No one either likes to pay higher taxes or raise taxes. Neither the “giver” nor the “receiver” is happy when taxes go up.
Concerned that for the second consecutive year — in the midst of economic good times — the county would consider raising taxes to meet a growing budget, several business leaders met with our mayor and the managing director.
The meeting was cordial and covered many issues. Our budget point was that when it comes to taxes, this is a “zero sum game” — when what is gained by one side is lost by the other.
There is only so much money in the economy, and what the county takes from its residents is no longer available to those residents to meet their financial needs or improve their financial situation.
In an economy made up of small businesses competing against major mainland retailers and a resident base that is the most economically challenged in the state, such extractions are serious. As Harry Kim is quoted in the Tribune-Herald, speaking of a possible GET increase: “We’re taxing the people who can least afford to pay taxes.”
Context here is important. The county’s budget has grown from $175 million in fiscal year 2000 to what may well be $500 million in 2018 — a near tripling in less than 20 years. During the same period, the consumer price index has risen 46 percent for urban areas.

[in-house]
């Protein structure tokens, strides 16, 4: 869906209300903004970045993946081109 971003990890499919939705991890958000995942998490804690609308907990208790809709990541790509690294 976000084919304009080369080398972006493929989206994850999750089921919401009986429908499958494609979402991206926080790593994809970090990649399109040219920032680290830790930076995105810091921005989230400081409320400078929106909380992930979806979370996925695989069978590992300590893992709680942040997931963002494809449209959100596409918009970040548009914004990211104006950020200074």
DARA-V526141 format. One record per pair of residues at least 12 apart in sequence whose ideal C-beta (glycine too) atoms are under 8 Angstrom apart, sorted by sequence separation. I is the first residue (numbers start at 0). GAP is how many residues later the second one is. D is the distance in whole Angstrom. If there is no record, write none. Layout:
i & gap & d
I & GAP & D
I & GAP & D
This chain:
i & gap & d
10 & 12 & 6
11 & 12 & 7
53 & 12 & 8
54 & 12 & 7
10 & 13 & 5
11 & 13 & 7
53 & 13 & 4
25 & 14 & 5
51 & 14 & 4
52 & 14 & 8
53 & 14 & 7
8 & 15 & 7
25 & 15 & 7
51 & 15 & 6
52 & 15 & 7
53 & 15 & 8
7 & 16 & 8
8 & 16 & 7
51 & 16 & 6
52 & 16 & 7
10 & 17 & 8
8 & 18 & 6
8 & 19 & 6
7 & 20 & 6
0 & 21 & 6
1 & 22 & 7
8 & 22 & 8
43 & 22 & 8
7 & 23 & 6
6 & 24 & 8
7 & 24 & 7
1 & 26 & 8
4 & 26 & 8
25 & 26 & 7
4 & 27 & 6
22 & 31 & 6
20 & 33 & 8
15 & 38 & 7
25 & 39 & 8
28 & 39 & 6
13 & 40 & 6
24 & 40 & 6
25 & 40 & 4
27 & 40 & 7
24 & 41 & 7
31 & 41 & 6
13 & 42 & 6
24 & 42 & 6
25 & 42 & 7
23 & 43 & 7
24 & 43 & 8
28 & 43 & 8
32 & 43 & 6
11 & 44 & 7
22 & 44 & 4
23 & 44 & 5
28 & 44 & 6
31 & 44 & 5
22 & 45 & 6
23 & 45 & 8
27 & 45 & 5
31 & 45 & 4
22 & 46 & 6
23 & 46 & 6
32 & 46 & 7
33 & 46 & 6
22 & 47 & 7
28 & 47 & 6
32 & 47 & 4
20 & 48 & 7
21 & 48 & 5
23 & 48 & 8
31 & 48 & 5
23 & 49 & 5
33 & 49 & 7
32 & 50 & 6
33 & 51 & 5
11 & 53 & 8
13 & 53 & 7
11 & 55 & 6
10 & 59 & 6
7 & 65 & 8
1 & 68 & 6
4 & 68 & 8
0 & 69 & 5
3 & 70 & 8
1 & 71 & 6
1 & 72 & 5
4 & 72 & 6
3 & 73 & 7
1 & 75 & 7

We have not had an explosion in population nor high inflation to explain the growth in our county’s budget. Nor can we point to new services, although we do understand that some federal and state mandates have added to the growth in budget.
Growth in county employment has been a significant contributor to budget increases. Government growth through employment growth is a long-term and expensive proposition. Nancy Cook-Lauer points out in her Tribune Herald article that:
• 12 percent of the budget is a payment toward pensions, and that will grow to more than 15 percent in 2018.
• An additional 12 or more percent of the budget is consumed by employee and retiree medical insurance.
This works out to more than 25 percent of the budget for employee fringe benefits. The point here is not whether employees are deserving of these benefits; the point is that they illustrate the long-term cost of employees.
We have no intent to micromanage the county, and we know that many intelligent, hard-working people are employed by our county. However that may be, we think the county must now look at how it can reduce expenses rather than increase revenue.
The business community is ready to help, if called to. We are ready to circulate to our chamber membership commissions that have available slots and are charged with reviewing government operations. We stand ready to do more if asked.
We see this as a serious problem that needs addressing, and that if not addressed, will increasingly sap the power of our businesses and community members to grow and survive in one of the most beautiful places in the world to live.
Bill Walter is president of the Hawaii Island Chamber of Commerce and president of W.H. Shipman Ltd.